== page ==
One in five (23%) young people expect to change careers twice during their working lifetime, according to research from the Association of Accounting Technicians (AAT).
Its survey, of 1,001 16- to 24-year-olds in the UK, found that more than one in 10 (14%) expect to change careers three times and 16% expect to change careers once. Just 16% said they expected to not change career at all during their working life.
However, despite the UK workforce changing jobs at an ever-increasing rate today, one in 10 (9%) young people believe they will never change the company they work for, researchers said.
The research also found that many young people aspire to be their own boss, with more than two-fifths (43%) of 16- to 24-year-olds saying they have ambitions to set up their own business during their working life.
Those from a more disadvantaged background were found to be the most ambitious, with almost half (49%) of young people from a lower socio-economic background saying they want to start their own business. This compared to 46% from a middle socio-economic background and 44% with a higher socio-economic background.
Similarly, gender doesn’t act as a barrier to entrepreneurial ambition, with the findings revealing that young women are just as determined as young men to set up their own business (42% versus 44% respectively).
When asked how prepared they feel for the future workplace, respondents predicted they will need to upskill to remain suitable for jobs. The majority (61%) expect to have to upskill during their working life and 55% believe they will have to retrain over the course of their career in order to retain an advantage in the job market. The key skills young people believe they will need in the future workplace are communication skills (42%), problem-solving skills (35%) and tech skills (31%).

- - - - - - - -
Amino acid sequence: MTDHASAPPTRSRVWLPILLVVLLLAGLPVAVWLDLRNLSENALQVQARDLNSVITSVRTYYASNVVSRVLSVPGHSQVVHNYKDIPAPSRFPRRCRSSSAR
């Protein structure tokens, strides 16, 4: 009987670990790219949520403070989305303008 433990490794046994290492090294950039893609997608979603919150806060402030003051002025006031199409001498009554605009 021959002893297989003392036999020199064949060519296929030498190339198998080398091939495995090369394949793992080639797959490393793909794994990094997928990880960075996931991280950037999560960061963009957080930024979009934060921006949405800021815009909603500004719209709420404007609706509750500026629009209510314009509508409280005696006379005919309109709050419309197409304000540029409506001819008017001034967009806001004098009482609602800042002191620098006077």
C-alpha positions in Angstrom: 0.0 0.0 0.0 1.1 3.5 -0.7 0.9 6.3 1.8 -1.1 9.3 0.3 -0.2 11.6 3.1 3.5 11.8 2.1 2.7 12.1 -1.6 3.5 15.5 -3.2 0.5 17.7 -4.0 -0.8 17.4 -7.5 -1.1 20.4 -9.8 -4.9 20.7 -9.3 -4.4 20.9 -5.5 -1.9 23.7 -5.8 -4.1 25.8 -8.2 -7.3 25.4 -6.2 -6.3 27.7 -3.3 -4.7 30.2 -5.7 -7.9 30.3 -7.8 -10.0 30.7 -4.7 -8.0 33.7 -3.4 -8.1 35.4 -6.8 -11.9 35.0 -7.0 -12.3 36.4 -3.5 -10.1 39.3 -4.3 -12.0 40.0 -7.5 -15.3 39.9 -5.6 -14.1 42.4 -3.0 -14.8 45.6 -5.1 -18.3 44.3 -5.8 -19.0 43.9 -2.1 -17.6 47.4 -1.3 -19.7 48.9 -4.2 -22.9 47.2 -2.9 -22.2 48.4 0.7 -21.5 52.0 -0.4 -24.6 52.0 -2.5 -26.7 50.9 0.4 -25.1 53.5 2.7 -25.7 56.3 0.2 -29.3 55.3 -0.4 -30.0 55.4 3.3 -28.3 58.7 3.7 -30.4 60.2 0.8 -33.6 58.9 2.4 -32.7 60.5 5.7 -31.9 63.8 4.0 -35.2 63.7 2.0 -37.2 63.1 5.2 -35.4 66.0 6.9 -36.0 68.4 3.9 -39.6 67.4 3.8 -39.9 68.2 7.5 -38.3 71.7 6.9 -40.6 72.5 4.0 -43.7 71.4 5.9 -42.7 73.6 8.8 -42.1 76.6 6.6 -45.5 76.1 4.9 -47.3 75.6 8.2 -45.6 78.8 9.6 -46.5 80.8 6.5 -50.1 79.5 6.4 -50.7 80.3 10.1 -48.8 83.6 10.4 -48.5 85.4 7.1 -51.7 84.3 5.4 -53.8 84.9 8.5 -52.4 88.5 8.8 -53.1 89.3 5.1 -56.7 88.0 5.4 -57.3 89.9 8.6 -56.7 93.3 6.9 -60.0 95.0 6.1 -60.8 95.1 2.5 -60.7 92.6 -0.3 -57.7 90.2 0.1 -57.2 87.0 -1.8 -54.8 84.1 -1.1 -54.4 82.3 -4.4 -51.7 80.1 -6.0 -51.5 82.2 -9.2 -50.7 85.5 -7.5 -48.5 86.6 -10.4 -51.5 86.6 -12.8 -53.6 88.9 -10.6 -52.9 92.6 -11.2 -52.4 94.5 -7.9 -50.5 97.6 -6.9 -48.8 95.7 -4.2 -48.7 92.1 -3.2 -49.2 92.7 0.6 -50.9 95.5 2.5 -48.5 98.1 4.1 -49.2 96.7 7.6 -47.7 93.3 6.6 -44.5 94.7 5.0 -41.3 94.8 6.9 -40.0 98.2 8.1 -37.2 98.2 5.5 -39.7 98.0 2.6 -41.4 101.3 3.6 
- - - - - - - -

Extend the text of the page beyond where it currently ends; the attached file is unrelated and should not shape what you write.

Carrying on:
Cary Cooper, professor of organisational psychology at the University of Manchester, told HRmagazine he is “not surprised” that young people expect to have multiple careers.
“They are right to say they will change careers at least twice. This is partly because of new technology and AI, which is likely to deskill jobs and make them less satisfying over time,” he said.
“So young people will want to try something different and, for some, this will lead them to want to become an entrepreneur and start their own business.”
HR will need to find new, innovative ways of retaining young employees in order to compete with the lure of starting their own businesses, Cooper added.
“For HR this means if you want to retain young people – in a corporate or public sector body especially – you better make their jobs more interesting and, in a sense, let them develop a micro-entrepreneurial business within your business,” he said.
“You won’t retain them by being process driven which is what a lot of HR is now. So HR faces a challenge to break away from being process driven, to instead find ways to enable people to do something more innovative and creative. This means giving employees opportunities to have experiences both within and outside the organisation.”
Adam Harper, director of strategy and professional standards at AAT, added that businesses need to focus on supporting young people entering employment today. “It’s crucial that we support young people’s ambitions by providing them with the solid foundations and transferable skills they need to succeed in whatever career they choose, particularly when they are looking to start a business themselves,” he said.